If the battery light has come on in your second-generation Dodge Neon (1999-2005), a few things need to be checked to find the problem.
This is not meant to give a detailed guide but a basic overview of what needs to be checked.
Possible Causes of a Dodge Neon Battery Light
- Voltage Regulator
- Battery Temperature Sensor
The first thing that should be checked is the alternator. If you have a multimeter, it can be checked by placing the leads on the terminal and finding the voltage when the car is running and when it is off.
When the car is off, the voltage should be 12-13 volts.
With it running, it should be between 14-16 volts.
The voltage will vary between those numbers depending on the shape the battery is in and what else is on in the car, such as the radio, air conditioning, and so on.
If the voltage doesn’t go up above 14 volts when it is running, the Neon is not charging correctly.
This usually means a bad alternator but could also be a bad connection or computer voltage regulator problem.
An alternator can be taken out of the Neon and taken to an auto parts store such as AutoZone, which will test it for free and see if it is bad or good.
With the car Off and using a multimeter the battery should read at least 12 volts. If it is lower than 12 volts, it may still be good but simply hasn’t been charged.
A battery charger can be used to charge the battery. If it holds a charge, then it is good; if it doesn’t hold a charge, it needs to be replaced.
There are not a lot of wires going to an alternator.
One big red wire will go to the starter, which connects to the battery, and the smaller wires will go to the voltage regulator.
Checking the wires for any cuts, breaks, or bad connections should be made.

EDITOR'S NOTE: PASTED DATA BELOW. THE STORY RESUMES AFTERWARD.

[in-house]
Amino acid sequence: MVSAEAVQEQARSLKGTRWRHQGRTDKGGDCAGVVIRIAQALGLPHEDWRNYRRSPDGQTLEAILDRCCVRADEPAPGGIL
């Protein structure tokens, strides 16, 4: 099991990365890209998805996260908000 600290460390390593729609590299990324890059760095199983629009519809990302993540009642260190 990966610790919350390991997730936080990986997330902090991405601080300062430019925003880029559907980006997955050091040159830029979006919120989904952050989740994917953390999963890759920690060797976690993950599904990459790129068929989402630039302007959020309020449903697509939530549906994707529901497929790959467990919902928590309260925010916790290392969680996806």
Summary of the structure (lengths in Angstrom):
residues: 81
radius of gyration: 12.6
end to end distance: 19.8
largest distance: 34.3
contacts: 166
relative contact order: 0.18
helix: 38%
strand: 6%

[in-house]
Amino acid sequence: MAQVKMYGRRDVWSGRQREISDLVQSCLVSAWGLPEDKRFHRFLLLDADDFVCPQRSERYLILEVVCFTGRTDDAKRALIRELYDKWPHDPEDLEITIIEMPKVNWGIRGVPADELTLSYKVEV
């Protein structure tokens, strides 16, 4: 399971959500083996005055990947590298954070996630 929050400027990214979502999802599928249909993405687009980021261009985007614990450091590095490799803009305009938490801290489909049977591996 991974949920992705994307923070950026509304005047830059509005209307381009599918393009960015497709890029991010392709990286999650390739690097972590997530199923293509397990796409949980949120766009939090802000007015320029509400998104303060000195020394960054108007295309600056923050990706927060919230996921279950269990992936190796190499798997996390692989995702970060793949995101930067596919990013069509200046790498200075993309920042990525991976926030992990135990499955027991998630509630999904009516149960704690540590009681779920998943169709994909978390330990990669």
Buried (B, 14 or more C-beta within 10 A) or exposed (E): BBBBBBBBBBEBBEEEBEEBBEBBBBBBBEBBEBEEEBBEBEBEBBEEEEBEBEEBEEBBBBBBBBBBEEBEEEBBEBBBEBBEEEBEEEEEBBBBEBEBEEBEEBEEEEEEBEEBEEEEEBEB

There is also a fusible link located near the starter that can possibly burn out.
All wiring connections can be tested with a meter set to read continuity.
The voltage regulator on the second-gen Dodge Neon is built into the car’s computer (PCM).
When a voltage regulator fails, it will cause the voltage to vary wildly, which it should not do.
If this is found to be the problem, then it can cause other problems since the voltage can go high above normal. The fusible link may blow if the voltage goes too high and would also need to be replaced.
The Second-generation Dodge Neon has a battery temperature sensor that is located on the shroud that sits around the battery.
If it fails, it will cause the battery light on the dashboard to come on.
They are easily replaced if faulty.
Be sure to test everything else before replacing the temperature sensor.
Also, a battery temperature sensor is a dealer-only option, so most parts stores will not carry them.
Luckily they can be bought online on Amazon or eBay.
Just wanted to update this a little bit for you. Another reason that battery light may come on, especially if you’ve just done work on the car that involved moving/removing the air cleaner box, is that the Intake Air Temperature sensor may be either bad, or have a dirty or mismatched connection. I had this happen yesterday, battery light came on, with the engine light, had a P1193 air intake sensor code. This was after I had removed the intake box, battery, and battery tray, in order to replace the bushings on my transmission linkage.
I was entirely at a loss, until I read on a forum about the fact that the IAT sensor can in fact throw a battery light/engine light up, because in some model Neons, the IAT is in fact also doubling as the battery temperature sensor, due to the close proximity to the battery area. When this sensor is not working correctly, the PCM is unable to determine the correct voltage to charge the battery, which it bases on the ambient air temperature coming from outside, and as such it is forced to use a default voltage and then throws the code and light up.
I pulled the sensor out, pushed it back in, shook it around a bit, and it worked. I was shocked. Anyways, this is good info for people to know.